These days a store isn’t simply a store. Ecommerce stores are now platforms by which a savvy entrepreneur can connect to other parts of his business.

Find out if your client wants the webstore to connect to any of his other platforms or software tools like Quickbooks, marketing automation solutions, inventory systems, or even social media accounts. This can be accomplished through the use of API, webstore extensions, or even custom-coded from the ground up.

Knowing about these requirements now makes implementation easier and smoother than if they threw it in after everything was done.

11. How are fulfillment notifications handled?

Most major ecommerce platforms already generate fulfillment notifications such as order receipts and shipping confirmations. Ask the client if they want these email notifications customized to match their branding, or if they want to bolster the process with more communications such as email reminders for abandoned shopping carts.

Don’t forget internal notifications, either. Ask the client what they need in terms of email alerts and reminders, If they need to review a list of pending orders or shipping labels that need to be printed, incorporate that into the project requirements along how they intend to access the data.

12. Is your site going to be multilingual?

Website translation isn’t as simple as throwing a product description into Google Translate and copy-pasting the result. Translating ecommerce sites is a large endeavor and might have to be handled as a separate project depending on the size of the original site and number of languages required.

Each page will have to have its layout reoptimized to account for the new text, and any image-based copy will have to be redone in every variety of the new language. Page metadata and URLs will have to be adjusted as well so that the store shows up properly in whatever supported language the visitor uses. Even the product names will have to be reviewed to see if translations are necessary.

Multiply that by ten languages, and you’ve got a lot of work to do.

13. Do you have any old data you want us to bring into the new site?

If this is not the client’s first ecommerce store, they may want to migrate old data from previous sites. This is not a simple or easy process. Ecommerce sites have a lot of data in terms of product names, SKU numbers, price details, descriptions, images, tags, and more. There’s also the added wrinkle of ensuring the data from the old platform is compatible with the new one.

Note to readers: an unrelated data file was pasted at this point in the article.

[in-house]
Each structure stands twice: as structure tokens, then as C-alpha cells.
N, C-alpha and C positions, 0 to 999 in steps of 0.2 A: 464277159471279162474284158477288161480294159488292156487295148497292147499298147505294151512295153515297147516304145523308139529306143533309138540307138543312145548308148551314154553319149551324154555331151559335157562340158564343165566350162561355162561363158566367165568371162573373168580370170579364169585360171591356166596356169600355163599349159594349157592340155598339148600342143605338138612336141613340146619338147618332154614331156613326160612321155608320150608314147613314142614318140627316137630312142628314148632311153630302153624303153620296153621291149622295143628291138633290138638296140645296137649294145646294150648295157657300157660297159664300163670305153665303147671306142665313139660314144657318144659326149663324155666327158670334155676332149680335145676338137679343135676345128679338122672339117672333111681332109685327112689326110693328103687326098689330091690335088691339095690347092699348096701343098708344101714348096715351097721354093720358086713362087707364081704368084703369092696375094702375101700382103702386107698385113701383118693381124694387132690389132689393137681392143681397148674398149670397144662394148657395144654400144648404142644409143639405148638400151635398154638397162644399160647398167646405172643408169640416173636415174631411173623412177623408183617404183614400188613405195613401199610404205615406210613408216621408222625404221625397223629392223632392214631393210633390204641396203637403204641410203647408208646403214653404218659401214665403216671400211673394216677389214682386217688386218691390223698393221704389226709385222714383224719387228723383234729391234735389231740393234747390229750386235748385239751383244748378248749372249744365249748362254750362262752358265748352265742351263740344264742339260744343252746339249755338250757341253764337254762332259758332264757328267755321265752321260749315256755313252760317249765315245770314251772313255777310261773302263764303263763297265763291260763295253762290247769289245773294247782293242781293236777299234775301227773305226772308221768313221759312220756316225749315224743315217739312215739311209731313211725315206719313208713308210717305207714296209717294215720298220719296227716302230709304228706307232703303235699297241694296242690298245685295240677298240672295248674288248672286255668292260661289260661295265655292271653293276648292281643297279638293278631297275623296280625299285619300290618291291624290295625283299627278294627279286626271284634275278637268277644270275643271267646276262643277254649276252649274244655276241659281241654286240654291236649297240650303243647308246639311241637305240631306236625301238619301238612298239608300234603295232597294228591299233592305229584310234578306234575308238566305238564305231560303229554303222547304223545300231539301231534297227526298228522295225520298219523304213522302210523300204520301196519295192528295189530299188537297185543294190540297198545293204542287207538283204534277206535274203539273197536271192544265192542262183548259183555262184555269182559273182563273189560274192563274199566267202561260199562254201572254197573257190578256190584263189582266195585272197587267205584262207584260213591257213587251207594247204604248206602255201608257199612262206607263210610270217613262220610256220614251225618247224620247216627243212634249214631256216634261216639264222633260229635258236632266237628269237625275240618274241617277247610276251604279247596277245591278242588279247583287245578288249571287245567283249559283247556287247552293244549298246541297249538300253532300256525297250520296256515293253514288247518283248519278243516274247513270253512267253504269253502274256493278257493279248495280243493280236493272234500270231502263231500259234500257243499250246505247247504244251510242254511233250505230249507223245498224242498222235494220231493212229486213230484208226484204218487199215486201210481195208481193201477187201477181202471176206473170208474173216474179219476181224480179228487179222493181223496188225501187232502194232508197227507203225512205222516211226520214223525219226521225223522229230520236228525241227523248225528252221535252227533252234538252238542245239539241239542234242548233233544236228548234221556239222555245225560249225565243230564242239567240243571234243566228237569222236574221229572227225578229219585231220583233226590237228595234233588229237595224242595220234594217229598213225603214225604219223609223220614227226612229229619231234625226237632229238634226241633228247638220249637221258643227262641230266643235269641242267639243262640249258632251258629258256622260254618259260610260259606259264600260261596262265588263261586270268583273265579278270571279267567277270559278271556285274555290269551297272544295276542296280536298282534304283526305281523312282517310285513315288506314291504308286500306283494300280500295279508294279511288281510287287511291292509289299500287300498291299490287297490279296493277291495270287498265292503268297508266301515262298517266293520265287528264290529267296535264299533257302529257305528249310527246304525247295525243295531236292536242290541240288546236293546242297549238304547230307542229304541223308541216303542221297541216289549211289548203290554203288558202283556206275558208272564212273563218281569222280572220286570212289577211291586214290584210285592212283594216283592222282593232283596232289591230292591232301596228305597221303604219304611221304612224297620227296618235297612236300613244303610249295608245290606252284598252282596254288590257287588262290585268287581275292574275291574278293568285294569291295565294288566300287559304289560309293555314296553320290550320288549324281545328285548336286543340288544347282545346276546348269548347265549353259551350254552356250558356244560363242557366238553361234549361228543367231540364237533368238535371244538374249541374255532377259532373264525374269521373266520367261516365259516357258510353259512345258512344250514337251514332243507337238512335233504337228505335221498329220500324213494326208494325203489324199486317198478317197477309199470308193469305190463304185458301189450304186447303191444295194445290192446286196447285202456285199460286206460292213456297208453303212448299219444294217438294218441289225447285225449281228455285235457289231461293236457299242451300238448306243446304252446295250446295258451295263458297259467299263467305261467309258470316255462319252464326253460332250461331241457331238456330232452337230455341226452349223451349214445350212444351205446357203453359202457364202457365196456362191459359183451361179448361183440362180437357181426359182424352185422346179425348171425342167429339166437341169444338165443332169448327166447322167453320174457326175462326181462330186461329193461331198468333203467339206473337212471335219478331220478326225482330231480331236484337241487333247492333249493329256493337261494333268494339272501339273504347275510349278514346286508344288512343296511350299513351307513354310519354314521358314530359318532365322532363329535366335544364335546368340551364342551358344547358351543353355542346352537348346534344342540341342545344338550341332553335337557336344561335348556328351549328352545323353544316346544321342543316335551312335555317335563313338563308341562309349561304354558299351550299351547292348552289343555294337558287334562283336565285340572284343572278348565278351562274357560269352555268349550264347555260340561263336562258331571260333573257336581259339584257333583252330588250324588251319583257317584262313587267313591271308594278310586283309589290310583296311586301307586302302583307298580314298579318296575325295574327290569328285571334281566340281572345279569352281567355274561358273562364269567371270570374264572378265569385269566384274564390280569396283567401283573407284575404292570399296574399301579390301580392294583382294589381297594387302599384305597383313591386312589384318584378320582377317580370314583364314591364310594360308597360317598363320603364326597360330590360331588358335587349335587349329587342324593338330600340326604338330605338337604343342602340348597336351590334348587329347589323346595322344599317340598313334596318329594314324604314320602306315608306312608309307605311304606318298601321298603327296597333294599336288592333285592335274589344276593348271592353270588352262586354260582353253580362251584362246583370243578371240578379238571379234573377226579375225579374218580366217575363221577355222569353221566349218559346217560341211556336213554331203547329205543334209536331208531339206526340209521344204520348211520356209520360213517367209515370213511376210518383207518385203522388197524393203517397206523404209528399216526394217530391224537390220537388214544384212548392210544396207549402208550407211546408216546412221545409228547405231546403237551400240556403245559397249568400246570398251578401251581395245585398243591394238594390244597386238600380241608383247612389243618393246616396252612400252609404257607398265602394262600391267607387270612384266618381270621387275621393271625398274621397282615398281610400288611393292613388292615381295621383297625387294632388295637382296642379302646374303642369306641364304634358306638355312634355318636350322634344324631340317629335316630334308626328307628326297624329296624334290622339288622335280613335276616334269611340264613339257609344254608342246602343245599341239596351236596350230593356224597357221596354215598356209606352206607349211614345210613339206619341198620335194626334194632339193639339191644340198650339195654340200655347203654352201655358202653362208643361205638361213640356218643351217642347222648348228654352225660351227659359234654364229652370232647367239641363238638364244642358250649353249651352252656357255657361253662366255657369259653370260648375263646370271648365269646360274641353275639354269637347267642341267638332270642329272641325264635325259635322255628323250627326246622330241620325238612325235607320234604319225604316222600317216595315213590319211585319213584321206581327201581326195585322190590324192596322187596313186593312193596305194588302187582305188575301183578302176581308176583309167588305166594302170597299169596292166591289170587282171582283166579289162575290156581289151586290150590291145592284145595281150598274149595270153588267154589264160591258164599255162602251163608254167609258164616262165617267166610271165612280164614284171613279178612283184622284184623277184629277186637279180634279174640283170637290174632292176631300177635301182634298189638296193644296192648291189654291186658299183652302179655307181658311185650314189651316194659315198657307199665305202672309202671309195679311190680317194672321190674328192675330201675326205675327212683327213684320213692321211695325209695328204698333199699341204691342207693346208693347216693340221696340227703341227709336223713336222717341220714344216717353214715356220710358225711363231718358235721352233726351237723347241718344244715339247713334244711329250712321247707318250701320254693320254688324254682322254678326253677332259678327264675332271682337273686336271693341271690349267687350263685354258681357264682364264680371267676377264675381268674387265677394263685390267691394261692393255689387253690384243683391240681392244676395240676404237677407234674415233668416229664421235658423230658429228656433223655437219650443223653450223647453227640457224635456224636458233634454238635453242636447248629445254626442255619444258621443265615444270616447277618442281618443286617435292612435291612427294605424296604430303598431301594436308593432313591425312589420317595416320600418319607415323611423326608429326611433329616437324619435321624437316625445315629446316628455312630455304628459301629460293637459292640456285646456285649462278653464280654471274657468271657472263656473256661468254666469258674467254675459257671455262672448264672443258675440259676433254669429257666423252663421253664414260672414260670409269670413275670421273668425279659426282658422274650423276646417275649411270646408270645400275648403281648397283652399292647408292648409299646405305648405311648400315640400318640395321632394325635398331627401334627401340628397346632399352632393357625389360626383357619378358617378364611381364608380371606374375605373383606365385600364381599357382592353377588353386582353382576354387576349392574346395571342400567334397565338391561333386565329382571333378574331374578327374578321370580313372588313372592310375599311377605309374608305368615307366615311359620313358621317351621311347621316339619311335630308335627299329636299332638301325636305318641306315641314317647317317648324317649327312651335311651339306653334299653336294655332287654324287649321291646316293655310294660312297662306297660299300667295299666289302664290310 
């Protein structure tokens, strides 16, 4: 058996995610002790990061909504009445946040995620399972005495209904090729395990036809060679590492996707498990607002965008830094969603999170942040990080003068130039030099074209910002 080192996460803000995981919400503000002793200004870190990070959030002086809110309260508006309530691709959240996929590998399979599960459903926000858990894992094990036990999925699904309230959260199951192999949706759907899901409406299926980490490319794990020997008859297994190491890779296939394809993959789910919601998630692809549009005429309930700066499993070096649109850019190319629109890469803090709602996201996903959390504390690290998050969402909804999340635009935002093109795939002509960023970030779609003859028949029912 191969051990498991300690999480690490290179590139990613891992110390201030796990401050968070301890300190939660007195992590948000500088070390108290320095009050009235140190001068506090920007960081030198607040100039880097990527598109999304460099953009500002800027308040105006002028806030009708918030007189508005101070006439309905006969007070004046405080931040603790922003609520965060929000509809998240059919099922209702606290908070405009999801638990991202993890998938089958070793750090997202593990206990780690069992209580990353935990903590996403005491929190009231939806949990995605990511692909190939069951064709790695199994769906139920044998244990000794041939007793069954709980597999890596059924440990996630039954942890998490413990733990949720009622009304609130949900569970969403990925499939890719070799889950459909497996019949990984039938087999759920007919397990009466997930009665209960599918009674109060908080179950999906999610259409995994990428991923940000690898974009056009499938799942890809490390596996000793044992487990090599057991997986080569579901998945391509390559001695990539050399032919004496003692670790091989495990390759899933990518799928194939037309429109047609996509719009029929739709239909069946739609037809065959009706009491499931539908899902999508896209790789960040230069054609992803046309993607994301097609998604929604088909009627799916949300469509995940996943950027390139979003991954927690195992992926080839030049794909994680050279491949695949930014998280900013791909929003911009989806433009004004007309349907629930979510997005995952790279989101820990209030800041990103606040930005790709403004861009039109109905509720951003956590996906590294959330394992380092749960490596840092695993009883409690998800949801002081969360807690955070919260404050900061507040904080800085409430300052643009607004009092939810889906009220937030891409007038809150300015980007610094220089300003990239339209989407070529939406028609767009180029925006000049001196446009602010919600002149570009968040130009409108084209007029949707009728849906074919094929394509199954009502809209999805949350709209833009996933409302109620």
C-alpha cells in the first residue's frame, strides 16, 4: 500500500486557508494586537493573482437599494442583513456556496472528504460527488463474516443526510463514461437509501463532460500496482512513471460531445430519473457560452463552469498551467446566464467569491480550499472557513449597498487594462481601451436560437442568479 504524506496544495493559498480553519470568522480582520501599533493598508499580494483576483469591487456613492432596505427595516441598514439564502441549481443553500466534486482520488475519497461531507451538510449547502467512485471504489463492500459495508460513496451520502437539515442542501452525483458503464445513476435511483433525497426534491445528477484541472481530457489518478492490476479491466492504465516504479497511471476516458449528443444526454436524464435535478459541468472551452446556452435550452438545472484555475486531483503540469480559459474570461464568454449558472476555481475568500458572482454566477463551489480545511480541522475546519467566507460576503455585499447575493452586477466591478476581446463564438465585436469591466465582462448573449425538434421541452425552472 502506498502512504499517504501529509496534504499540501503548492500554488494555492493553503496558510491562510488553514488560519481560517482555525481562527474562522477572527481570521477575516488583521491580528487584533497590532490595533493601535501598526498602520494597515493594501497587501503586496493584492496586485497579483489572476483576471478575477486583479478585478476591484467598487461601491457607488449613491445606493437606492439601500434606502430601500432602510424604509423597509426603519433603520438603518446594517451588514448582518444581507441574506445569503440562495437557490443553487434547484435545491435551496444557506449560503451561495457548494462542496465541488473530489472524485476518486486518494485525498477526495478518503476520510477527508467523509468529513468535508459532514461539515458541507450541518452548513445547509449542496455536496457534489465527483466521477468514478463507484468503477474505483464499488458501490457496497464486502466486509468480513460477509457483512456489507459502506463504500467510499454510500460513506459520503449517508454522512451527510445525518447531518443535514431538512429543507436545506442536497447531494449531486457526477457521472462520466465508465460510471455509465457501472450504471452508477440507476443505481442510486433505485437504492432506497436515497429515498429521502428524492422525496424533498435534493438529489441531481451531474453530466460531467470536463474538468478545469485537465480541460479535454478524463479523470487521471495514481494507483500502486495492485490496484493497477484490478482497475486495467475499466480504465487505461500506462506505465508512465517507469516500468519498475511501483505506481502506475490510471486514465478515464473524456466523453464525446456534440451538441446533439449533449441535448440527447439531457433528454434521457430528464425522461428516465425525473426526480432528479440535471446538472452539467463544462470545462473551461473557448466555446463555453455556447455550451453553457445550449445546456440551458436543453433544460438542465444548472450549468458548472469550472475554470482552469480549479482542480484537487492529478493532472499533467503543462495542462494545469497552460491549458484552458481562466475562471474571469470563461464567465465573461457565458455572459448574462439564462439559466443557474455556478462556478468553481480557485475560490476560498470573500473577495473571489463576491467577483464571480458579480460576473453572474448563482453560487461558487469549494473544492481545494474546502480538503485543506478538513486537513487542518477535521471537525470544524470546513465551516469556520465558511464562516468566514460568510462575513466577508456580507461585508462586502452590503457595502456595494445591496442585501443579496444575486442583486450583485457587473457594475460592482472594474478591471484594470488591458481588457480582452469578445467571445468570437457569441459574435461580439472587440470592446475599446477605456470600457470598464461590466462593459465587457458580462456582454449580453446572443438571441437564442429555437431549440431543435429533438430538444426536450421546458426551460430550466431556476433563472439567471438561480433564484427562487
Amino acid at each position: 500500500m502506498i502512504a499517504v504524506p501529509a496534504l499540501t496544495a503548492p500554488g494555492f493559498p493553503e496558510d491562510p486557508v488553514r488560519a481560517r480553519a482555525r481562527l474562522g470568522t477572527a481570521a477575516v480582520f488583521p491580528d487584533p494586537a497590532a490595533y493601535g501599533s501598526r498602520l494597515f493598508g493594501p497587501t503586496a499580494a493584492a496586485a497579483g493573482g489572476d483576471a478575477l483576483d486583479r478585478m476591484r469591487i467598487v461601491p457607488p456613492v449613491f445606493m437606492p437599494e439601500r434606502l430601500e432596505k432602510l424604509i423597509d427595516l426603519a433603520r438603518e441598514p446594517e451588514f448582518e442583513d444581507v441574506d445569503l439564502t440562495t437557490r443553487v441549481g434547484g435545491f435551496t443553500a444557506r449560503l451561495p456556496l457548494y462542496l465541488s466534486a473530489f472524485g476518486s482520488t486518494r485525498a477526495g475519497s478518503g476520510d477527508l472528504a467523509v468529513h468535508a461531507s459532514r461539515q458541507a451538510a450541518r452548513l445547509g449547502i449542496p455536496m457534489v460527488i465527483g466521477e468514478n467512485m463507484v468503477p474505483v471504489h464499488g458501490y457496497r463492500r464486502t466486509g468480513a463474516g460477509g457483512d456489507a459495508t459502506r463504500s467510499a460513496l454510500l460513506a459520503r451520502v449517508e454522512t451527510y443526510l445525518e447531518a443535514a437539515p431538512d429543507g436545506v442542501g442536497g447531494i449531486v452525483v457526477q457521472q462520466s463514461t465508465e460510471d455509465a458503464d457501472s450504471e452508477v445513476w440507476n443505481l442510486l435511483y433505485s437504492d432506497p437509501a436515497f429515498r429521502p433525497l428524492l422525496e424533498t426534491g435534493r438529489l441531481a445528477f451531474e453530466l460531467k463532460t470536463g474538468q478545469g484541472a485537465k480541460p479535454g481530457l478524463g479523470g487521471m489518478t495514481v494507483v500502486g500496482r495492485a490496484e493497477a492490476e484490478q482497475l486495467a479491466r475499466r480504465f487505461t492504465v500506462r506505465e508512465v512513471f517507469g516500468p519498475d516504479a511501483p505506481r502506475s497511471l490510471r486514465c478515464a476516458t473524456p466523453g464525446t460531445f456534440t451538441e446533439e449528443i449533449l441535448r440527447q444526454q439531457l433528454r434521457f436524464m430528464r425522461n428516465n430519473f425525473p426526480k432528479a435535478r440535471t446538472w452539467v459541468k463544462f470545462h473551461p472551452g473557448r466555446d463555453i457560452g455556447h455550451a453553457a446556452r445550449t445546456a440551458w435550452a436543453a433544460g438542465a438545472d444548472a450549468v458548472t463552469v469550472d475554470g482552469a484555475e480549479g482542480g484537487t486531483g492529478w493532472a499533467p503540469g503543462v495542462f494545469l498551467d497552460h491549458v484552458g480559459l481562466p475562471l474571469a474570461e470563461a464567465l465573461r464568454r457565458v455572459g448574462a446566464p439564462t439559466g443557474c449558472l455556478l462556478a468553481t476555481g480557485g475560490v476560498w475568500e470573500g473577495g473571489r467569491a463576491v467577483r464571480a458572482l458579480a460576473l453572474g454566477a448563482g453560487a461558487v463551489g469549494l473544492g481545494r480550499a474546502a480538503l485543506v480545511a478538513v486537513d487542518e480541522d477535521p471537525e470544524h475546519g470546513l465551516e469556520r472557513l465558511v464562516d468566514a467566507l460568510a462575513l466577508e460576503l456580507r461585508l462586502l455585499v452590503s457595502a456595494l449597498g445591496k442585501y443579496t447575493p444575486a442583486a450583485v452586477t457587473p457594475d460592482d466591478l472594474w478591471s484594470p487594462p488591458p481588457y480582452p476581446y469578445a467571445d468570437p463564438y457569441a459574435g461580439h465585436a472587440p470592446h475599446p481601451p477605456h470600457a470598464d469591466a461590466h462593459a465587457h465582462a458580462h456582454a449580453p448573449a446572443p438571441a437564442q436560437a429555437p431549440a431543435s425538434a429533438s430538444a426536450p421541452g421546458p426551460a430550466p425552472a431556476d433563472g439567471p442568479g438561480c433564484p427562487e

Set expectations as to how much effort is involved in migration and how long the process will take. Be as transparent as possible during the migration process so that the client feels in control–or, at the very least, involved.

14. What is your budget?

Ah, the trickiest question of them all. Clients ask you to quote an ecommerce site before you had a chance to ask any of the above questions, which leads to you drastically under-quoting the required work.

If you can, defer the budget question to after you’ve asked all the other questions on this list. Once all of the details are in place, and the client has a better idea of what they’re asking you to do, ask them to share their budget in the broadest terms possible. Ask for a ballpark figure of their budget, to keep them from feeling pinned down. You can also try asking the client to bracket the numbers. For example, “I expect to spend from $3,000 – $5,000 for this project.” This gives the both of you room to negotiate.

Once those numbers are out there, then the real discussion can begin!

In conclusion

Even the simplest webstore requires you to do your due diligence and get the right answers from the client. If you skip this process or do it haphazardly, you risk creating a webstore that doesn’t function as per the client’s business requirements, or doesn’t function properly at all.

Make these questions a standard part of every project kickoff meeting. Email in well in advance so the client has time to prepare their answers, and practice active listening when you interview the client so that nothing is missed.